Skeptical about the Use of Tools
I bumped into an HR professional the other day, and we were discussing a possible set of coaching interventions for a group of her organization’s executives. I offered sample sessions and outlined my approach, starting with a solid self-discovery session with each coachee. At this point, she asked me if we could save time by using the DISC profiles of everyone.
This, in turn, triggered a series of debates and discussions, and I eventually declined the opportunity. I recalled the initial days in my leadership journey when a similar tool was thrust upon me by my very well-intentioned bosses and HR colleagues. This was the “16 personality type” tool. I recall having been very excited by the tool and soon started looking at not just myself, but others around me as INTJ, ESTP, and so on and so forth.
Though the “16 personality type tool” had cast me as a particular “type,” along with the usual disclaimers and caveats that accompany it, predictably, I had fallen into the trap of telling myself that I “belong” in a particular “type” and can never change. Over time, when I redid such tests, lo and behold, my “type” had changed.
Long before deciding to become a coach, my friends and teammates would approach me for help with statements such as, “I am not a creative person, what should I do?” Upon inquiry, it turned out that they perceived themselves to belong to a certain “box” and they, in turn, accepted to be in that “box,” along with all the limitations and constraints presented by said “box.”
Far from belittling such tools, I would merely like to benefit from them with a coaching mindset. For instance, wouldn’t it be wonderful to use the learning and the very essence of such tools while, at the same time, apply more intelligence to them? This could invite the coachee to pursue a certain direction or, conversely, choose to absolutely avoid certain directions based on what the learning is from such tools.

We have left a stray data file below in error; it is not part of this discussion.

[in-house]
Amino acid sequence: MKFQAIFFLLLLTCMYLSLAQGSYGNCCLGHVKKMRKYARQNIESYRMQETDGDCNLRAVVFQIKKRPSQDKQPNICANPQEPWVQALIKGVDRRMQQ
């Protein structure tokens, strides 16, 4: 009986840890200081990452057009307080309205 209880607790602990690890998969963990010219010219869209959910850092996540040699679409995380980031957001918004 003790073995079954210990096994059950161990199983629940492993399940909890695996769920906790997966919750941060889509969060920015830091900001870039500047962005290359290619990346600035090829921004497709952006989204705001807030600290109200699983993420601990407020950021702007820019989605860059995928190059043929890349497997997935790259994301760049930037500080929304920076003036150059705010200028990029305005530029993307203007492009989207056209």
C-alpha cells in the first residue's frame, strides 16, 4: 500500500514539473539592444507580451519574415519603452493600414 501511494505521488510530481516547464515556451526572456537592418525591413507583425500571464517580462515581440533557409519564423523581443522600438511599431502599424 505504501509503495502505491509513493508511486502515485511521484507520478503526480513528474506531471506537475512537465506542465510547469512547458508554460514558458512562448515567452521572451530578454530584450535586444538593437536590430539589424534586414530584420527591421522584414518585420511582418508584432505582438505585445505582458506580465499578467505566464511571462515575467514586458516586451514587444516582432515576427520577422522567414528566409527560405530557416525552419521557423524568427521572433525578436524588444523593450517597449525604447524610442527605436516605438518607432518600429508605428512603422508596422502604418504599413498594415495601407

As an example, let us take the INTJ personality type. Some of the features of those in this personality type are:
- They need time alone to “recharge”
- They are imaginative, creative and introspective
- They care more about facts than people’s feelings
- They are a stickler for schedules and planning
Now, depending on what a coachee would like to accomplish, how about leveraging what that person is good at and applying that in the coaching engagement to bring out the best in the coachee, serving them to the fullest.
Let us imagine a situation where a coachee of this personality type is frustrated with a monotonous routine, which conflicts with them loving schedules and planning. Wouldn’t it be natural to ask a coaching question around when they last had time for themselves or when they last were able to apply some creativity to break the monotony? Isn’t this line of approach bound to create an aha moment for the coachee and add a lot more value?